I feel like improv has the power to harness that unpredictable rock ‘n roll energy because it by definition is unpredictable, and fully acknowledges the presence of the audience. While I haven’t crowd surfed at a show yet, it’s just a matter of time.
Now come punk the theater when the Narcissists return to the 50 Mason Social House on July 19th, this time hosting a night of kick ass improv and stand-up comedy. (More details soon!)
Also, on July 9th we will be playing with Chick Flick and Moosehead at the Traveling Jewish Theater. Details here: http://www.facebook.com/events/413665732012925/
We finally touched down and I was able to slowly get out of my non-reclining back seat on the Southwest piece of crap plane. It was about 95 degrees, the air was denser than anything I had experienced in years, and I had packed for a San Francisco May – that is, jeans and flannels. The heat and humidity and rampant allergens did not soil my mood though, because I WAS MOTHERFUCKING IN CHICAGO, SUCKA!!!
Chi-town is the home of iO, Second City, the Annoyance Theater, etc etc ad nauseum, and is heralded as the hub of the improv and sketch communities in America (and has a vibrant and manly theater scene as well). I’ve been pining to make the pilgrimage for years, and my girlfriend’s best friend’s college graduation (on my birthday!) gave me the opportunity and excuse to take a few days off of work and fly to the Midwest. So as soon as Narcissists Anonymous emerged victorious from the Endgames Thunderdome, I took off for Mecca!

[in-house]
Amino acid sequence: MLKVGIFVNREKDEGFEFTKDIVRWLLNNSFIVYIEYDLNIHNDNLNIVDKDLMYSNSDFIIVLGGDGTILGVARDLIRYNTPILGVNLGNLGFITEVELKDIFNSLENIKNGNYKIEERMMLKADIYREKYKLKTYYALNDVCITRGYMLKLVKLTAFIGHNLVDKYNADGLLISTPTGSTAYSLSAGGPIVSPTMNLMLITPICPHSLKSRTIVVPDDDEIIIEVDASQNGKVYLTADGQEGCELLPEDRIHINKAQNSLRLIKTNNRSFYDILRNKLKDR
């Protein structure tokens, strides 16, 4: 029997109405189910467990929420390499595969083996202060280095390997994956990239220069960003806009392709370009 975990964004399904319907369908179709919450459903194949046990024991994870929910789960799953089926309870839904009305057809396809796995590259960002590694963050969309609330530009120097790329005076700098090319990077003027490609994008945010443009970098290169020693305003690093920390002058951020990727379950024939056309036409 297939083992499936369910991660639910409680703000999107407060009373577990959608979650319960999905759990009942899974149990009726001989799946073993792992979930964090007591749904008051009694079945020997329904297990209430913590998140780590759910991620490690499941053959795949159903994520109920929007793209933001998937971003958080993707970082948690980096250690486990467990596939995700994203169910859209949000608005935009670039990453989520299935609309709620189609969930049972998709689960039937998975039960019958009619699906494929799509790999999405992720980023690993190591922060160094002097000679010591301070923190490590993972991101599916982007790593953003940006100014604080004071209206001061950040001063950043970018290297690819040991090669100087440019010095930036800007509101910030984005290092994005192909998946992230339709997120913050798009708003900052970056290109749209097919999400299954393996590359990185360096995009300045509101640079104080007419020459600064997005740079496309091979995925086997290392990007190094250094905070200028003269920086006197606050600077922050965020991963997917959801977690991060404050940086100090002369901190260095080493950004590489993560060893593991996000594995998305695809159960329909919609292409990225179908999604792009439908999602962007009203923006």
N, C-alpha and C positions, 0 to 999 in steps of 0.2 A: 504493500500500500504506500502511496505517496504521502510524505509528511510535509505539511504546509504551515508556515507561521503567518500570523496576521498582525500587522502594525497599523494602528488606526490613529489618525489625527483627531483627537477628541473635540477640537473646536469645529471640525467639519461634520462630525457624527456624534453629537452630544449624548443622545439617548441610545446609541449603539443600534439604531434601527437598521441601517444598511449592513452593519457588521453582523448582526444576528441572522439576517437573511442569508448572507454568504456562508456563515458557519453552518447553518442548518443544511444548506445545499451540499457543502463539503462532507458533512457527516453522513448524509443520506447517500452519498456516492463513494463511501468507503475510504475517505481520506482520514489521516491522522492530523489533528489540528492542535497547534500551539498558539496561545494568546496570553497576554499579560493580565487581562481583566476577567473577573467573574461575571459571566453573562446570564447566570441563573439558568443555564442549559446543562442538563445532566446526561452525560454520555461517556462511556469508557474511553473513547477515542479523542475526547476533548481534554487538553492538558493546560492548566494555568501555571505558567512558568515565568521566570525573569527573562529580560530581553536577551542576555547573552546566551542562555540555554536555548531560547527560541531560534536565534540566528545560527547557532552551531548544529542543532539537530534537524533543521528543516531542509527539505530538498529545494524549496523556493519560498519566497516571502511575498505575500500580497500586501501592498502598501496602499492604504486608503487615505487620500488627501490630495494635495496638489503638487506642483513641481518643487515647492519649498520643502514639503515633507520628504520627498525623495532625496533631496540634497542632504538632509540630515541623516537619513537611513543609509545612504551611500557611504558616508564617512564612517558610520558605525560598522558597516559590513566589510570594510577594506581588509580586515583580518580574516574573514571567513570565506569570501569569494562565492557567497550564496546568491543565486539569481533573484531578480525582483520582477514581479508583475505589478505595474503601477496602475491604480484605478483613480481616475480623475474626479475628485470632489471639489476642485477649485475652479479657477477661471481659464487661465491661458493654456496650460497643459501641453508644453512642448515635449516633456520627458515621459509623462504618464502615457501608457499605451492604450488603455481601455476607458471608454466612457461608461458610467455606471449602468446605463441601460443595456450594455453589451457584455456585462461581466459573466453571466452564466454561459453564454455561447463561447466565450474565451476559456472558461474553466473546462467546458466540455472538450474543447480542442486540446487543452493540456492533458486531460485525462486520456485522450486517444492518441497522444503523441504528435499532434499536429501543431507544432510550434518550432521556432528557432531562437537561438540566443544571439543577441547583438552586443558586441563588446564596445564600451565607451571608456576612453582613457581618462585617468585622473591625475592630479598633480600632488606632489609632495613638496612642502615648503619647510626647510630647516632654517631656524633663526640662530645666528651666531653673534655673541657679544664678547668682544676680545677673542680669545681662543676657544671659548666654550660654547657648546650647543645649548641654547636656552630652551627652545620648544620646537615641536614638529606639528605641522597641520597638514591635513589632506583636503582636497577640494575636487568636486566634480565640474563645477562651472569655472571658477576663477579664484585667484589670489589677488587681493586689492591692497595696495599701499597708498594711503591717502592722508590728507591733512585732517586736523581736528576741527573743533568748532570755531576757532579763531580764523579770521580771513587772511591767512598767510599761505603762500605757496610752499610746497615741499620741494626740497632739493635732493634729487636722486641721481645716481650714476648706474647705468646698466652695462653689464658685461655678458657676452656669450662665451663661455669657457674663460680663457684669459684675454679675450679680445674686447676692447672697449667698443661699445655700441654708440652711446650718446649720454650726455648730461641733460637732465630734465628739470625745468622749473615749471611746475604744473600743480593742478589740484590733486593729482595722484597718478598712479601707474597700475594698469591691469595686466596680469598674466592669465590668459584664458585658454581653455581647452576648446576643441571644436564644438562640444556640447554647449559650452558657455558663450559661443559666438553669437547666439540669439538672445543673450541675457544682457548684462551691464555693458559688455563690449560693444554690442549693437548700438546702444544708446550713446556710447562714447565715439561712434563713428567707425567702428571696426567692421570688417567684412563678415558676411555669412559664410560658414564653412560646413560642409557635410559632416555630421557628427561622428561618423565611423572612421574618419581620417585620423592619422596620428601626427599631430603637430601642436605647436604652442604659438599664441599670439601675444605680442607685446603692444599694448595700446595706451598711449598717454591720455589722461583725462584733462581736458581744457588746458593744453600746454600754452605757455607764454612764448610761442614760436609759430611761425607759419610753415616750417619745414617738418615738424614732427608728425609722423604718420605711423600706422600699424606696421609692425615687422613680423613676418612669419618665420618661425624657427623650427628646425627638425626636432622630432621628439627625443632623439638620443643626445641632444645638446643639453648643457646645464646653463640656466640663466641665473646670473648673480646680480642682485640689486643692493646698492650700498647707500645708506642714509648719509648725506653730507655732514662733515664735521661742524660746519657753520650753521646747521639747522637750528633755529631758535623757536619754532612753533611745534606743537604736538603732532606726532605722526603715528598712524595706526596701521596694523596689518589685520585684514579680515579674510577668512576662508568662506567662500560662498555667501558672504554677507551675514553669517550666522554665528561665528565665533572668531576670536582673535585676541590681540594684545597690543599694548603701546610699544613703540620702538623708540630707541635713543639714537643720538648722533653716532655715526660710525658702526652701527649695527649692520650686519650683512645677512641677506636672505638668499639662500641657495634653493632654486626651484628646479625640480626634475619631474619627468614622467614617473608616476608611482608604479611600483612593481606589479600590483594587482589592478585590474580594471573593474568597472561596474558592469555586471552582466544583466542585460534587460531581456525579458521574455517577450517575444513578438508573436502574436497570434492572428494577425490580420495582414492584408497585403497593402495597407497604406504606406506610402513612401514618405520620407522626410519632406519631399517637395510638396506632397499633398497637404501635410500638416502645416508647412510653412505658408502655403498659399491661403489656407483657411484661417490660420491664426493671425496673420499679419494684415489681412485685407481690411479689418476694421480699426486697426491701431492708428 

This place is fucking huge!!!! I work in the Financial District in San Francisco, and so take my lunch time walks among some of the City’s tallest buildings. Chicago’s buildings are not only taller, but wider (similar to other aspects of the Midwest; read: the people). And the absence of any hills allowed me to see buildings and buildings to end of my eyes’ reach and caused me to feel like I was truly in a sprawling Batman-esque city. I took a class in college about postmodern theater, and Chicago was always described as the home of “tough theater”. This place felt Tough with a capital UFF.
Another huge difference between San Francisco and Chi-town – sensitivity to allergies. I have a lot of friends here in Frisco who are servers, and are regularly drilled on the components of the meals they serve and what type of floral hints are in the wine. I am incredibly allergic to dairy, and went to a “vegan” diner before a night of seeing Harolds at iO. I had a delicious vegan sweet potato quesadilla.